Upward Bound is one of six Federal TRIO Programs developed in 1965 during the Johnson administration's “War on Poverty.” All TRIO Programs are designed to motivate and support students from disadvantaged backgrounds, supplementing their existing education and preparing them for academic success at all educational levels. Upward Bound provides fundamental support to participants in their preparation for college entrance. Upward Bound serves high school students from low-income families and high school students from families in which neither parent holds a bachelor's degree. The goal of Upward Bound is to increase the rates at which participants enroll in and graduate from institutions of postsecondary education.
The CU Upward Bound Program (CUUB) recognizes that Native American youth remain the single most underrepresented racial/ethnic group in postsecondary education, and they remain gravely underserved in high school. According to NCES data, in 2014-15, Native students accounted for only 0.6% of all bachelor's degrees conferred to US citizens. Through its unique, innovative programming and pedagogy, CUUB has been working to change this narrative for over 30 years.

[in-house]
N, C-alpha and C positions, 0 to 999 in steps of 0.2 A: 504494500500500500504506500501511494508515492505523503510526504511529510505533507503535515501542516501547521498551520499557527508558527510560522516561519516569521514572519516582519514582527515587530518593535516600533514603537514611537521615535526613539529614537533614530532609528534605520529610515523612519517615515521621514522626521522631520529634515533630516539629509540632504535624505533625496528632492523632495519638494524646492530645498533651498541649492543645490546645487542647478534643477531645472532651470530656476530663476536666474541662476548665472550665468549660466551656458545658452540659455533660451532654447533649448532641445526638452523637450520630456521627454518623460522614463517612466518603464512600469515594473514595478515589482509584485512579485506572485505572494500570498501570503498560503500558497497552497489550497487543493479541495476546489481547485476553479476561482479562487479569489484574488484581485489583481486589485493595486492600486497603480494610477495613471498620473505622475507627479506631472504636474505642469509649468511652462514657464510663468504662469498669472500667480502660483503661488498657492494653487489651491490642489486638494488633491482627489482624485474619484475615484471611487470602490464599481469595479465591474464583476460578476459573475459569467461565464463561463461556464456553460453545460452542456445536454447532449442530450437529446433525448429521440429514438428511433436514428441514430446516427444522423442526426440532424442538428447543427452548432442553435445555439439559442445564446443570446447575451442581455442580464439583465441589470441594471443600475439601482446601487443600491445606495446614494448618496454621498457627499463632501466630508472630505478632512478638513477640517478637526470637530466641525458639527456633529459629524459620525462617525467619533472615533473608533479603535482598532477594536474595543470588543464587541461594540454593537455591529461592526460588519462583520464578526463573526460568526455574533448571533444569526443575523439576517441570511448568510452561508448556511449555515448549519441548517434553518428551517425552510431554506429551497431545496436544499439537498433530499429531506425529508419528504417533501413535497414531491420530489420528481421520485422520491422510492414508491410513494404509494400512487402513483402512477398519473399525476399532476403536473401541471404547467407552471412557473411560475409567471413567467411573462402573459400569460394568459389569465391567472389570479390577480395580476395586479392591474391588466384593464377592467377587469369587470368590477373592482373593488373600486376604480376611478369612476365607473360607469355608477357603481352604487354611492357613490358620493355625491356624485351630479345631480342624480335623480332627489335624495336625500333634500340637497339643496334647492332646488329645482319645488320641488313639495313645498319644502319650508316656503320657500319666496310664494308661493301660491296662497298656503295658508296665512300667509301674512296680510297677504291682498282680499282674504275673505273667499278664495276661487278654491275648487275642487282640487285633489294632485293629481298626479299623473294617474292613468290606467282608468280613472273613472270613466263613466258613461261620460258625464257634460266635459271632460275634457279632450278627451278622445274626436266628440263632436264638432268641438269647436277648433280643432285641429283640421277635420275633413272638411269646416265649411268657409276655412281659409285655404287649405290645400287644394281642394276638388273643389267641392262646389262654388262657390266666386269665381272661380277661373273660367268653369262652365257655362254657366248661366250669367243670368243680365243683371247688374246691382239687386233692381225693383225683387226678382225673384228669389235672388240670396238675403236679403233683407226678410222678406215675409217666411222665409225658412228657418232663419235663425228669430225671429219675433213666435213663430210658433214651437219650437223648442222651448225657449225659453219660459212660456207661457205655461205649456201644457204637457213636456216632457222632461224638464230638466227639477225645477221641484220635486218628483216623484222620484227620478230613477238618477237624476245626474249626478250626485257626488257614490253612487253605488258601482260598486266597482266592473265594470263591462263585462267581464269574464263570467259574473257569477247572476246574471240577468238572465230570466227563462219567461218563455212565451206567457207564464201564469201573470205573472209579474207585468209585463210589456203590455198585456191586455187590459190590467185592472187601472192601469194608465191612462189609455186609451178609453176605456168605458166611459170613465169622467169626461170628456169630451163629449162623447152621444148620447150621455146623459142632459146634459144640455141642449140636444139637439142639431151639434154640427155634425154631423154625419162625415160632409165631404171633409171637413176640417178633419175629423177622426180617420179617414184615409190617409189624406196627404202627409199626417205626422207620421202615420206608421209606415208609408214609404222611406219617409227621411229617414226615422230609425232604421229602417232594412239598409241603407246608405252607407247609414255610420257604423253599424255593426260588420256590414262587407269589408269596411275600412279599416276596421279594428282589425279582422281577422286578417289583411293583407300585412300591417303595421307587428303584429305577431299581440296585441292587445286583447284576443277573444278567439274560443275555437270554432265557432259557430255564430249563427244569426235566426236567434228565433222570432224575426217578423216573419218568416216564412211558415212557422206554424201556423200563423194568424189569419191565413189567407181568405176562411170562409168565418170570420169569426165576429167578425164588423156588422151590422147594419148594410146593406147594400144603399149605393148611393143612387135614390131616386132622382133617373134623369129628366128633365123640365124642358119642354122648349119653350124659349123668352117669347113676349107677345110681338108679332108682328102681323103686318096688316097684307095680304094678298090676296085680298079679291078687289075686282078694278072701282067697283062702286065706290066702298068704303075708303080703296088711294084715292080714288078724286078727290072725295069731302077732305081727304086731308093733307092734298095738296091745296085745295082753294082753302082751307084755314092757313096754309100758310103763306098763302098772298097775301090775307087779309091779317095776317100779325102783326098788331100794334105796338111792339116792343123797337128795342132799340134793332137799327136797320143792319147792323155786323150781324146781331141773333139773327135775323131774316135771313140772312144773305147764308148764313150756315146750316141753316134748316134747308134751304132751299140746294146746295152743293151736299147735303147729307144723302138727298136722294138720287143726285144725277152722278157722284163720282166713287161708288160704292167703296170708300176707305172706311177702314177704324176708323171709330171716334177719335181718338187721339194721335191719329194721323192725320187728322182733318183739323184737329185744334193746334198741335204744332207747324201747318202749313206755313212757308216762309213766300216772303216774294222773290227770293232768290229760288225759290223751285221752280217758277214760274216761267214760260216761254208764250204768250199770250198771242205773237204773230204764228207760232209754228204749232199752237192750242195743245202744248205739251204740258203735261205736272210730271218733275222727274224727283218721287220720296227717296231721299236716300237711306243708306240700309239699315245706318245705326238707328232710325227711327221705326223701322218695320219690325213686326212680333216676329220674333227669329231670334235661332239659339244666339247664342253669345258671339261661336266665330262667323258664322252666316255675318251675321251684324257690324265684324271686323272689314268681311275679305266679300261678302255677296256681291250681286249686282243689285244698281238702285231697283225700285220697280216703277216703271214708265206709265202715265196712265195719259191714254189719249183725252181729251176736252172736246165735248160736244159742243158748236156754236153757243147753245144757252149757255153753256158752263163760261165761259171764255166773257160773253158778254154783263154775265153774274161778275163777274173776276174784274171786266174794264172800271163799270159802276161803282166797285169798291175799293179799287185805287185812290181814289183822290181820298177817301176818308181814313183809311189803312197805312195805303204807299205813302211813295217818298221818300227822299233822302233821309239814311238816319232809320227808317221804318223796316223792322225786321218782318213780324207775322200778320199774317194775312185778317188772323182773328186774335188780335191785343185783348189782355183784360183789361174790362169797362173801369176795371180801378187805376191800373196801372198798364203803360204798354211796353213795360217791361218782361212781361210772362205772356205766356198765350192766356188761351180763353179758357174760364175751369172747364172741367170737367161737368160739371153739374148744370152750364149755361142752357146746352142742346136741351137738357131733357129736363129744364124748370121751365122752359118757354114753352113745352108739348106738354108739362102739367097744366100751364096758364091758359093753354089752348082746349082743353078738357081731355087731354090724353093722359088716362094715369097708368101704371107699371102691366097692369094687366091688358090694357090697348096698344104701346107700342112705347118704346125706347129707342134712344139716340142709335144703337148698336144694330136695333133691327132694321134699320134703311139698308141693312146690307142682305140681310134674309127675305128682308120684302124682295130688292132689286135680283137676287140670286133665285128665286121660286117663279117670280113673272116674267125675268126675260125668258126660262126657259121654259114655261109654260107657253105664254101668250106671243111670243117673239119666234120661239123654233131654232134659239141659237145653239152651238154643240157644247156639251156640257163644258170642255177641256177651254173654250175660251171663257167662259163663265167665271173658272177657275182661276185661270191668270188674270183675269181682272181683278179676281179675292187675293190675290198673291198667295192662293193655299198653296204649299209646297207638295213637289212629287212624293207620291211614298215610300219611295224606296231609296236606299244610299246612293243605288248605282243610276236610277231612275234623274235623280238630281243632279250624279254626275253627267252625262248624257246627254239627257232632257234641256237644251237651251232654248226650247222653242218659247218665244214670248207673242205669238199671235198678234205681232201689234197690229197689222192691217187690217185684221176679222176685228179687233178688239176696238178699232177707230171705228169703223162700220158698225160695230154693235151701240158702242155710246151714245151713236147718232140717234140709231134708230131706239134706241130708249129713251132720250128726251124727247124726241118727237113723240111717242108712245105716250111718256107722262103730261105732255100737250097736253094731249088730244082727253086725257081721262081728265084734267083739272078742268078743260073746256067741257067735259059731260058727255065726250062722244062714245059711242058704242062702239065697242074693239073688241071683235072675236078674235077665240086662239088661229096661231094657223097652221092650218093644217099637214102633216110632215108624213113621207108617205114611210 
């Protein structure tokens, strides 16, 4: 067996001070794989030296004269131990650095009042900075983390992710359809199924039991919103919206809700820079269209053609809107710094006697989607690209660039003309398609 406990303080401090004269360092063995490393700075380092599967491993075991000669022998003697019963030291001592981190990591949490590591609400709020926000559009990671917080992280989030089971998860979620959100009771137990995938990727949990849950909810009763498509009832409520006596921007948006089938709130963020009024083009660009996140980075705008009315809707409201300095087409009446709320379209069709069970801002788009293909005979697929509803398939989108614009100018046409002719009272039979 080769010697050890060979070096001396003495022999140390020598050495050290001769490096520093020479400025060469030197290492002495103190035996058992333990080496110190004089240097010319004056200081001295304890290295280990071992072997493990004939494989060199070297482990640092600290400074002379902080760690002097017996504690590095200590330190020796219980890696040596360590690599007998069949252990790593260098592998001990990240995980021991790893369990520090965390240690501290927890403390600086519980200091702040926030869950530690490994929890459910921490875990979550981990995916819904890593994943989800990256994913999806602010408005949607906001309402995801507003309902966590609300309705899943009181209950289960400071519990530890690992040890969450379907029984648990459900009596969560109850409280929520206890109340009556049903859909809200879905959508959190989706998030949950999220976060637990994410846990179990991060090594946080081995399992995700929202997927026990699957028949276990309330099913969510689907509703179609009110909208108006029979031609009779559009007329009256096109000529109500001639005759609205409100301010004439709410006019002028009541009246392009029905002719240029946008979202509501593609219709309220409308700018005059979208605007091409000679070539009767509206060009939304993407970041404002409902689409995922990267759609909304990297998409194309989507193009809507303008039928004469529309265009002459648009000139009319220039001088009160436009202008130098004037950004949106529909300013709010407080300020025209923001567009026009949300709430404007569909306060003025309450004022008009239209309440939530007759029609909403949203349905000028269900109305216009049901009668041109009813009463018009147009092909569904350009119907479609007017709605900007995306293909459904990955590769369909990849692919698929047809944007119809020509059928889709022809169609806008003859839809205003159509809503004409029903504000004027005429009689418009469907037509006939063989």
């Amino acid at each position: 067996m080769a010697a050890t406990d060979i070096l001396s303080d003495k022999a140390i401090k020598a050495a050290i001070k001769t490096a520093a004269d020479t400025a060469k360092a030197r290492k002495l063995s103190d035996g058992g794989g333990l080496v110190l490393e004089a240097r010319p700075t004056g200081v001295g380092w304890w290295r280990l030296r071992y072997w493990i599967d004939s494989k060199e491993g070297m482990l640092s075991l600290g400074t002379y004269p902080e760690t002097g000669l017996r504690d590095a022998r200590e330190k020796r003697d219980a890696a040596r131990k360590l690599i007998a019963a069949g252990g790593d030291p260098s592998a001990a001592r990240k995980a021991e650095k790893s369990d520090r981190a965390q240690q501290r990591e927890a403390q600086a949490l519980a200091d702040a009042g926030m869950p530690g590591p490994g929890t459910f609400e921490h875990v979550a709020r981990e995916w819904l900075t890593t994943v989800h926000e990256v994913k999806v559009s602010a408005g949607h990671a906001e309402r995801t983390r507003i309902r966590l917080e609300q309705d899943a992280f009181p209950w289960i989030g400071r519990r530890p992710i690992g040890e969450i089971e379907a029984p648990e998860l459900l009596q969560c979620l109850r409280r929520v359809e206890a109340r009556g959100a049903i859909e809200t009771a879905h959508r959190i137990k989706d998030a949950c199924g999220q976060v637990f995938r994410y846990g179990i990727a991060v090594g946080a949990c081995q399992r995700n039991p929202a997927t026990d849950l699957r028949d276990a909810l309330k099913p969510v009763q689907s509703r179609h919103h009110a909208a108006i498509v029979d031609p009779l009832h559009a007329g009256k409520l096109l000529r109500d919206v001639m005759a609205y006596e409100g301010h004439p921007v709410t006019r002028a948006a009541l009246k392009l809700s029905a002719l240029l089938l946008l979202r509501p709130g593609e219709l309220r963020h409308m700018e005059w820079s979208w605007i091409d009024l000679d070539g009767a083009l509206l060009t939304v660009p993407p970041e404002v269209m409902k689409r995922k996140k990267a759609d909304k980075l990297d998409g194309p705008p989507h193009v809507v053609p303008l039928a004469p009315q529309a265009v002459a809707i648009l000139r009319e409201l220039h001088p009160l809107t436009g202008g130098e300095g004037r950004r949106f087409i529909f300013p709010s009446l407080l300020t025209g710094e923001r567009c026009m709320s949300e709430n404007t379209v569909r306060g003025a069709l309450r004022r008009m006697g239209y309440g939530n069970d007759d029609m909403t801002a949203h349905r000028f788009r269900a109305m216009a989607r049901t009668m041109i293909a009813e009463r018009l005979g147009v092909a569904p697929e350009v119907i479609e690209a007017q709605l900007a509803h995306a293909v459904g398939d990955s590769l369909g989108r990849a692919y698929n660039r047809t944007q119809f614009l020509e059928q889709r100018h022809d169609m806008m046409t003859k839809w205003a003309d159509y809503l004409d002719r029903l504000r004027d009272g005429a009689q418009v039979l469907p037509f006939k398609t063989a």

Since its inception in 1981, the CUUB has dedicated itself to bringing the mission of Upward Bound to Native American youth. CUUB currently serves 103 high school students from 12 high schools located in 6 different tribal communities: Navajo, Ramah Navajo, Southern Ute, Ute Mountain Ute, Pine Ridge, and Jemez Pueblo.
Here are just some of CUUB's achievements from the 2015-16 school year:
During the academic year, CUUB provides students with the resources and support they need to successfully navigate high school and thus prepare for their unique postsecondary paths. CUUB also offers students an intensive, 6-week Summer Academic Program, held on the CU Boulder campus. The Summer Academic Program is designed to give students the experience of living in a college atmosphere before graduating from high school.
CUUB provides instruction in math, laboratory science, composition, literature, and foreign language throughout the academic year and during the six-week Summer Academic Program. Other services include: